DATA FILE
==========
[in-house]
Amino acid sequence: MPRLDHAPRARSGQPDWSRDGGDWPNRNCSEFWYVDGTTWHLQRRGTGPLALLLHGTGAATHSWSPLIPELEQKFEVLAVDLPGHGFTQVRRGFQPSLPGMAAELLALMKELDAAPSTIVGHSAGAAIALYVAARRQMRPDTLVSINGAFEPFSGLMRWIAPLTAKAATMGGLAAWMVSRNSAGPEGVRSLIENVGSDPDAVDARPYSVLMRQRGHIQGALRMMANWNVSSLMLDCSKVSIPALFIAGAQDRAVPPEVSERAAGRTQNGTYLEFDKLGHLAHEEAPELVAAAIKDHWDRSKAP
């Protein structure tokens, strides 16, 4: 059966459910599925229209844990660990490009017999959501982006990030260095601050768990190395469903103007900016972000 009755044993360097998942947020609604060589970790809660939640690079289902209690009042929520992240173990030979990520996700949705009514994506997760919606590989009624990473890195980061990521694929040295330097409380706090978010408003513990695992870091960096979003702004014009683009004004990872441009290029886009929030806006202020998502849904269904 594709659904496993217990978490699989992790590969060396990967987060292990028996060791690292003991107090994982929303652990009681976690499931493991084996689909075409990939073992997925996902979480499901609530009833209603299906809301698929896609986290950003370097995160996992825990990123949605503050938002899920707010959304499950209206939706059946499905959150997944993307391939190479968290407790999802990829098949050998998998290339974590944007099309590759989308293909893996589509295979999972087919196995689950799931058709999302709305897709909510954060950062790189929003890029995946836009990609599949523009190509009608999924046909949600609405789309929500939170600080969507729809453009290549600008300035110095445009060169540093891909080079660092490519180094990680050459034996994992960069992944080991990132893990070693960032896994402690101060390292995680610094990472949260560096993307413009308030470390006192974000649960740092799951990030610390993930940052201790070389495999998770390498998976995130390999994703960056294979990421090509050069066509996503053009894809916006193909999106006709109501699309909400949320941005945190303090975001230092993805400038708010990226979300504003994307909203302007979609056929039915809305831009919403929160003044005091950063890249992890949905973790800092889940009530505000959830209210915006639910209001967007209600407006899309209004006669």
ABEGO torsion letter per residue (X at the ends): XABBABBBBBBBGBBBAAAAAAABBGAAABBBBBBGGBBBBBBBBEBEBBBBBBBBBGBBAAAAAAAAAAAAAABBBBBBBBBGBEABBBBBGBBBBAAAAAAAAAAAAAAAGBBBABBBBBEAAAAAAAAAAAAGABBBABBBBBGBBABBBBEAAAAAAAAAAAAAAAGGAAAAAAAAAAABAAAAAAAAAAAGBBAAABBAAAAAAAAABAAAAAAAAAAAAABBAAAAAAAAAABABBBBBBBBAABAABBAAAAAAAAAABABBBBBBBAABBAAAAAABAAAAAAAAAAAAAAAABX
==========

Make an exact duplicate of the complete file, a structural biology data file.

[in-house]
Amino acid sequence: MPRLDHAPRARSGQPDWSRDGGDWPNRNCSEFWYVDGTTWHLQRRGTGPLALLLHGTGAATHSWSPLIPELEQKFEVLAVDLPGHGFTQVRRGFQPSLPGMAAELLALMKELDAAPSTIVGHSAGAAIALYVAARRQMRPDTLVSINGAFEPFSGLMRWIAPLTAKAATMGGLAAWMVSRNSAGPEGVRSLIENVGSDPDAVDARPYSVLMRQRGHIQGALRMMANWNVSSLMLDCSKVSIPALFIAGAQDRAVPPEVSERAAGRTQNGTYLEFDKLGHLAHEEAPELVAAAIKDHWDRSKAP
């Protein structure tokens, strides 16, 4: 059966459910599925229209844990660990490009017999959501982006990030260095601050768990190395469903103007900016972000 009755044993360097998942947020609604060589970790809660939640690079289902209690009042929520992240173990030979990520996700949705009514994506997760919606590989009624990473890195980061990521694929040295330097409380706090978010408003513990695992870091960096979003702004014009683009004004990872441009290029886009929030806006202020998502849904269904 594709659904496993217990978490699989992790590969060396990967987060292990028996060791690292003991107090994982929303652990009681976690499931493991084996689909075409990939073992997925996902979480499901609530009833209603299906809301698929896609986290950003370097995160996992825990990123949605503050938002899920707010959304499950209206939706059946499905959150997944993307391939190479968290407790999802990829098949050998998998290339974590944007099309590759989308293909893996589509295979999972087919196995689950799931058709999302709305897709909510954060950062790189929003890029995946836009990609599949523009190509009608999924046909949600609405789309929500939170600080969507729809453009290549600008300035110095445009060169540093891909080079660092490519180094990680050459034996994992960069992944080991990132893990070693960032896994402690101060390292995680610094990472949260560096993307413009308030470390006192974000649960740092799951990030610390993930940052201790070389495999998770390498998976995130390999994703960056294979990421090509050069066509996503053009894809916006193909999106006709109501699309909400949320941005945190303090975001230092993805400038708010990226979300504003994307909203302007979609056929039915809305831009919403929160003044005091950063890249992890949905973790800092889940009530505000959830209210915006639910209001967007209600407006899309209004006669």
ABEGO torsion letter per residue (X at the ends): XABBABBBBBBBGBBBAAAAAAABBGAAABBBBBBGGBBBBBBBBEBEBBBBBBBBBGBBAAAAAAAAAAAAAABBBBBBBBBGBEABBBBBGBBBBAAAAAAAAAAAAAAAGBBBABBBBBEAAAAAAAAAAAAGABBBABBBBBGBBABBBBEAAAAAAAAAAAAAAAGGAAAAAAAAAAABAAAAAAAAAAAGBBAAABBAAAAAAAAABAAAAAAAAAAAAABBAAAAAAAAAABABBBBBBBBAABAABBAAAAAAAAAABABBBBBBBAABBAAAAAABAAAAAAAAAAAAAAAABX